Secretary King announced last week the highest-rated applications for grants under this year's $103 million Investing in Innovation (i3) competition, aimed at developing innovative approaches to improve student achievement and replicating effective strategies across the nation. These potential grantees must secure matching funds by next month in order to receive program funding. (Note: In previous years, all highest-rated applications have secured matching funds and become grantees.) Of the 15 applications, 10 are in the Development category (supporting promising new ideas for further development; maximum $3 million each), three are in the Validation category (supporting expanded implementation of established approaches with moderate evidence of effectiveness; maximum $12 million each); and two are in the Scale-Up category (supporting the growth of models with strong evidence of effectiveness; maximum $20 million each). Awards will be made by December 31. To date, i3 has awarded $1.3 billion to 157 grantees out of 4,685 applications. (Note: For the first time in the program's history, the potential grantees include an organization using a Scale-Up award to expand a program launched under a Development grant and refined under a Validation award.)

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Odds and Ends

  • Congratulations to Thomas Tucker, superintendent of Ohio's Princeton City Schools, who was named 2016 National Superintendent of the Year.

  • Also, among the recently named recipients of the Presidential Medal of Freedom is Eduardo Padron, President of Miami Dade College.

  • The Department's Family Ambassador, Frances Frost, penned a special blog post encouraging families to identify and celebrate "the people in your village"—the critical support network caring for and supporting their child—by offering words and/or pictures using #myVillage and @FamiliesatED.

  • Building on the Obama Administration's efforts to modernize how the federal government works with cities, counties, and communities, the President signed an Executive Order establishing a Council on Community Solutions. This council formalizes a structure for federal agencies to strengthen partnerships with communities and improve coordination in order to more effectively deliver assistance and maximize its impact. (Note: Some federal-local success stories are spotlighted in a post on Medium.)

  • The White House Office of Science and Technology Policy added its voice to the conversation on leveraging virtual and augmented reality to improve education. A blog post cites the EdSim Challenge that prompts developers to create learning tools to support career and technical education.

  • The agency awarded grants to Hawaii, Minnesota, and Washington State under the Asian American/ Pacific Islander (AAPI) Data Disaggregation Initiative to help improve data collection of AAPI students and identify effective practices to close achievement and opportunity gaps through data analysis.

  • The agency also awarded over $104 million in grants to 104 Minority Serving Institutions to improve their capacity to serve Hispanic, Asian American/Pacific Islander, Native American, and low-income students.

  • This month, the Department announced it is imposing a record fine of $2.4 million on Penn State University for failing to comply with the Clery Act after a review prompted by on-campus sex offenses involving former assistant football coach Jerry Sandusky. The penalty—the largest ever assessed for Clery violations—covers 11 major findings of non-compliance related to the institution's handling of Sandusky's crimes and the university's long-standing failure to comply with federal requirements on campus safety and substance abuse.

  • A National Center for Education Statistics (NCES) report presents results from the U.S. Program for the International Assessment of Adult Competencies (PIAAC) Prison Study. In particular, more than half of adult prisoners lack the basic literary and numeracy skills needed for pursuing higher education, securing a job, or participating fully in society. (Note: In a corresponding Dear Colleague Letter, Secretary King urges states to make use of expanded resources under the Workforce Innovation and Opportunity Act [WIOA] to provide for more high-quality education programs in correctional facilities.)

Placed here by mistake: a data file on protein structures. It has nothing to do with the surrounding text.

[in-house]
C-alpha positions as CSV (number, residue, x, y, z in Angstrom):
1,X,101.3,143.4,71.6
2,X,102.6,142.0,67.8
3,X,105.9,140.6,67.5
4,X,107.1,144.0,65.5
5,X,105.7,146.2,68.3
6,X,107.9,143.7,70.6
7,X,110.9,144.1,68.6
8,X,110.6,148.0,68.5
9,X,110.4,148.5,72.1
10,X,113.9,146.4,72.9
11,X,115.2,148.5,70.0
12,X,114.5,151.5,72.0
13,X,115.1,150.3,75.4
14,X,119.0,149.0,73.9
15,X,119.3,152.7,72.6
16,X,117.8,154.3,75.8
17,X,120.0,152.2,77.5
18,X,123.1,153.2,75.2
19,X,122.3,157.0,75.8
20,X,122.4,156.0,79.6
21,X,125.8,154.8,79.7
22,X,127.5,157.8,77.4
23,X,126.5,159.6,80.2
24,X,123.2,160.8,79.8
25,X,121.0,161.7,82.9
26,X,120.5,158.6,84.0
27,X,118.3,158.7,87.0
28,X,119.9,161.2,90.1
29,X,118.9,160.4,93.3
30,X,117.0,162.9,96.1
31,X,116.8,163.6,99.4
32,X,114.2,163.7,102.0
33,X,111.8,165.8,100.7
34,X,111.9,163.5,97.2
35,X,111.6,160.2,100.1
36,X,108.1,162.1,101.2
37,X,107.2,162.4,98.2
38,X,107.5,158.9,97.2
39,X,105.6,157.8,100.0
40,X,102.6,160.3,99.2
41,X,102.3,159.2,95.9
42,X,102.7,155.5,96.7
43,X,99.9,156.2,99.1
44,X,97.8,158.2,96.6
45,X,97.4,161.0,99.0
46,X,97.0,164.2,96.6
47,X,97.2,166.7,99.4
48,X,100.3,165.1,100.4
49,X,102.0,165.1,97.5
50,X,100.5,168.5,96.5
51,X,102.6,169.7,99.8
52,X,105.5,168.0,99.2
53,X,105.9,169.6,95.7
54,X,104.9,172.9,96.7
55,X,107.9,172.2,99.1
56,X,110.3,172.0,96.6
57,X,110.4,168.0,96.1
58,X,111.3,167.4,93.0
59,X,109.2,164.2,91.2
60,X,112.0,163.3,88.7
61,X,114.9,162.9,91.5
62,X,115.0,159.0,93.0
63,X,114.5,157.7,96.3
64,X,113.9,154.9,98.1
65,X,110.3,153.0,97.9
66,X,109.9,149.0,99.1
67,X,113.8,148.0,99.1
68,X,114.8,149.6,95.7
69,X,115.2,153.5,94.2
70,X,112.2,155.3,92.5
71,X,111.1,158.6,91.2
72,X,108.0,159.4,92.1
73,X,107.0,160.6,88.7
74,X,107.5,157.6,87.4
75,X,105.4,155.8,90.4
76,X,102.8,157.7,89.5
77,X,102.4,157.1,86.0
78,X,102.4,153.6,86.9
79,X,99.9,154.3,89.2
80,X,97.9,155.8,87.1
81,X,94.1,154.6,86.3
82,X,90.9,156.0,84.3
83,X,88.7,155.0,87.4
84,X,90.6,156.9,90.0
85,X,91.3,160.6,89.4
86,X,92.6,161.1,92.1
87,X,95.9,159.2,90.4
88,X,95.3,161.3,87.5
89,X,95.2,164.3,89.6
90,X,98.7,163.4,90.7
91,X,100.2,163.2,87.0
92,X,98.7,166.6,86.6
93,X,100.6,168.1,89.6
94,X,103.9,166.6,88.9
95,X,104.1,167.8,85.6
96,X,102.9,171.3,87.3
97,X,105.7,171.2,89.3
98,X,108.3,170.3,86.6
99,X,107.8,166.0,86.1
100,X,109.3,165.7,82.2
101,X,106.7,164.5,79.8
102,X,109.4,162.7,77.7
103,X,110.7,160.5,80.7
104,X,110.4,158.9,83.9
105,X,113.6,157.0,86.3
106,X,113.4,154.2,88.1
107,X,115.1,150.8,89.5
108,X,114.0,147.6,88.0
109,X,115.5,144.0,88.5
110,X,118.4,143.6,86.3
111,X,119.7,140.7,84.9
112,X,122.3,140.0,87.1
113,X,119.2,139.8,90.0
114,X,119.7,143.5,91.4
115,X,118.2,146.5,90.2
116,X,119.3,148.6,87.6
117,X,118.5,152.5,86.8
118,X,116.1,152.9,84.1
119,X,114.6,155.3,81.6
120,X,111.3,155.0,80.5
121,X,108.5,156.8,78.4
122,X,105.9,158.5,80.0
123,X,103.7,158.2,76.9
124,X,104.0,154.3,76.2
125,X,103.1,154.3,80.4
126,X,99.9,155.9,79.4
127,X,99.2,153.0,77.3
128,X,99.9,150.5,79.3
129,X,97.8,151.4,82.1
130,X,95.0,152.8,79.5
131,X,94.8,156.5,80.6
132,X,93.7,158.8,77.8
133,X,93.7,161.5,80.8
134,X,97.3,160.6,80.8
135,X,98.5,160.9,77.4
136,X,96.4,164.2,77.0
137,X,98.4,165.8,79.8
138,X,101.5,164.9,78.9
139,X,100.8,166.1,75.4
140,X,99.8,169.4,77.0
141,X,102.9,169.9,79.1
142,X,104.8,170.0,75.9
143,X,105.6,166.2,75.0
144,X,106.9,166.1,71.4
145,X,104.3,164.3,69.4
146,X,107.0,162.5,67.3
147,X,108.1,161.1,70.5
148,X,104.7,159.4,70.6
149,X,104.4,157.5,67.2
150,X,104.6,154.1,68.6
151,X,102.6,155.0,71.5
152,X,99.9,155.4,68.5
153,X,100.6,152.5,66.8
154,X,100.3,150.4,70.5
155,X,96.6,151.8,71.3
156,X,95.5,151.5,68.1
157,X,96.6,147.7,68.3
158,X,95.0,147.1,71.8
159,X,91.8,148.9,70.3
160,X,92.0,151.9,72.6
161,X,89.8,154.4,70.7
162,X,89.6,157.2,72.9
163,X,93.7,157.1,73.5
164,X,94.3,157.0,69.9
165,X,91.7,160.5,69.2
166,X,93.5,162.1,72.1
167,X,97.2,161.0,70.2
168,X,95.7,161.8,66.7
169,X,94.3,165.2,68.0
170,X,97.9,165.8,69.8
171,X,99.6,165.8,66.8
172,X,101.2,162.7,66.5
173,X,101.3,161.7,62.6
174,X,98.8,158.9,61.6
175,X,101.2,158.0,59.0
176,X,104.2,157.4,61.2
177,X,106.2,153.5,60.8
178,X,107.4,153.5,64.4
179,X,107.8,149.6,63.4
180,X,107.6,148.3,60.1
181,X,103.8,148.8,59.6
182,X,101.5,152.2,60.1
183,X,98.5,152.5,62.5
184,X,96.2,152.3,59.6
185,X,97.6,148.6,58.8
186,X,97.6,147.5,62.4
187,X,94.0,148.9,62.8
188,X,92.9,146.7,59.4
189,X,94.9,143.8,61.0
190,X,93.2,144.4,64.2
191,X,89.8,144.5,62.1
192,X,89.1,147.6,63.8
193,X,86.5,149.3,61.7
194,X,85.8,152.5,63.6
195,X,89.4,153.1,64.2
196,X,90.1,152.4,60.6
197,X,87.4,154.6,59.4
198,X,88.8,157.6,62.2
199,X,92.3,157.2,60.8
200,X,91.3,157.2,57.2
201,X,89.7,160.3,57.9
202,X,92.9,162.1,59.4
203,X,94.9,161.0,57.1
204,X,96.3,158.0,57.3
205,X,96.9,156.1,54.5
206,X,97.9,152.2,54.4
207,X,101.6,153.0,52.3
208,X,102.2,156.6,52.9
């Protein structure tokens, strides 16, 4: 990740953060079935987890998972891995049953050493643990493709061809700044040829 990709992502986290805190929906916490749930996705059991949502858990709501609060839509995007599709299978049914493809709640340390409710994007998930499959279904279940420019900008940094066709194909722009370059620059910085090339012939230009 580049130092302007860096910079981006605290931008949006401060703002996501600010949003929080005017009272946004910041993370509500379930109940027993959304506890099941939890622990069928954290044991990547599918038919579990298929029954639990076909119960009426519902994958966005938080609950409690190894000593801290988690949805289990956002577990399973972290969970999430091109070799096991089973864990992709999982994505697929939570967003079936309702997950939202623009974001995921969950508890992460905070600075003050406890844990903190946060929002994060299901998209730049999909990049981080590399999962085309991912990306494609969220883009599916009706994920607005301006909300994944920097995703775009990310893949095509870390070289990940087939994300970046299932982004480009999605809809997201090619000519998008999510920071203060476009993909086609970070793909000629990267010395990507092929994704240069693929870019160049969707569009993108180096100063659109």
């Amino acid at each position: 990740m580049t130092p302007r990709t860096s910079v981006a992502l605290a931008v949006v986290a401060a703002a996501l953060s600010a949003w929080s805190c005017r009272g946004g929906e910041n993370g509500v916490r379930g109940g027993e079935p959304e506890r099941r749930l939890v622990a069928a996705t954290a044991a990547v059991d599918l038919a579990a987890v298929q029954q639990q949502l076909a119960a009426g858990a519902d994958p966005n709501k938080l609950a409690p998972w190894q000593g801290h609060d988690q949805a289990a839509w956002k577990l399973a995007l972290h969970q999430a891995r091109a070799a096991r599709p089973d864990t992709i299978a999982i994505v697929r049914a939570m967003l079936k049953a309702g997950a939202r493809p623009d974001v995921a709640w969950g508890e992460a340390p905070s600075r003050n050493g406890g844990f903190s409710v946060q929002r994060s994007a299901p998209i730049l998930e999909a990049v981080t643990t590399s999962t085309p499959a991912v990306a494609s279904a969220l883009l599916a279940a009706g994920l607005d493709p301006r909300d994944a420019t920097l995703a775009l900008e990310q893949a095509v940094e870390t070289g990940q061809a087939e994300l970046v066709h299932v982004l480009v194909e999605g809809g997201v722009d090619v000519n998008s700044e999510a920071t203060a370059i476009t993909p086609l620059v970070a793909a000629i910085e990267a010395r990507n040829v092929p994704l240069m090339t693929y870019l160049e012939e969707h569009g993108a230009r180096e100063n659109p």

• Another NCES report, "Changes in America's Public School Facilities," compares characteristics of public school facilities in 1989-99 and 2012-13, including the average age of public schools, ratings of satisfaction of the environmental quality of facilities, the cost to put buildings in good condition, and short-range plans for improvement.

  • The 2016 Open Doors Report on International Educational Exchange found that the number of international students at colleges and universities in the U.S. increased by 7%, to a record high of 1,043,839 in the 2015-16 academic year, while U.S. students studying abroad increased by just 3%.

  • The National Coalition for Aviation and Space Education (NCASE), a membership organization formed in cooperative spirit with the Federal Aviation Administration (FAA), provides a gateway for students, educators, and the public seeking information and materials supporting aerospace education.

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Quote to Note

"Everybody is sad when their side loses an election. But the day after, we have to remember that we're actually all on one team.... We're not Democrats first. We're not Republicans first. We are Americans first. We're patriots first. We all want what's best for this country. That's what I heard in Mr. Trump's remarks last night. That's what I heard when I spoke to him directly.... That's what the country needs—a sense of unity; a sense of inclusion; a respect for our institutions, our way of life, rule of law; and a respect for each other. I hope that he maintains that spirit throughout this transition, and I certainly hope that's how his presidency has a chance to begin."

        President Barack Obama (11/9/16), speaking to White House staff on the 2016 Election

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Upcoming Events

The National Endowment for the Humanities (NEH) funds tuition-free summer programs for school and college educators. Participants receive stipends to help cover travel and living expenses. Programs are held across the country. These one- to five-week study opportunities focus on important topics, texts, and questions in the humanities; enhance the intellectual vitality and professional development of participants; build a community of inquiry and provide strong models of scholarship and teaching; and promote connections between teaching and research in the humanities. The deadline for applications is March 1, 2017.

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Credits, Subscribe & Unsubscribe

ED Review is a product of the U.S. Department of Education Office of Communications and Outreach, State and Local Engagement—Lindsay O'Mara, Deputy Assistant Secretary

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Last Modified: 11/22/2016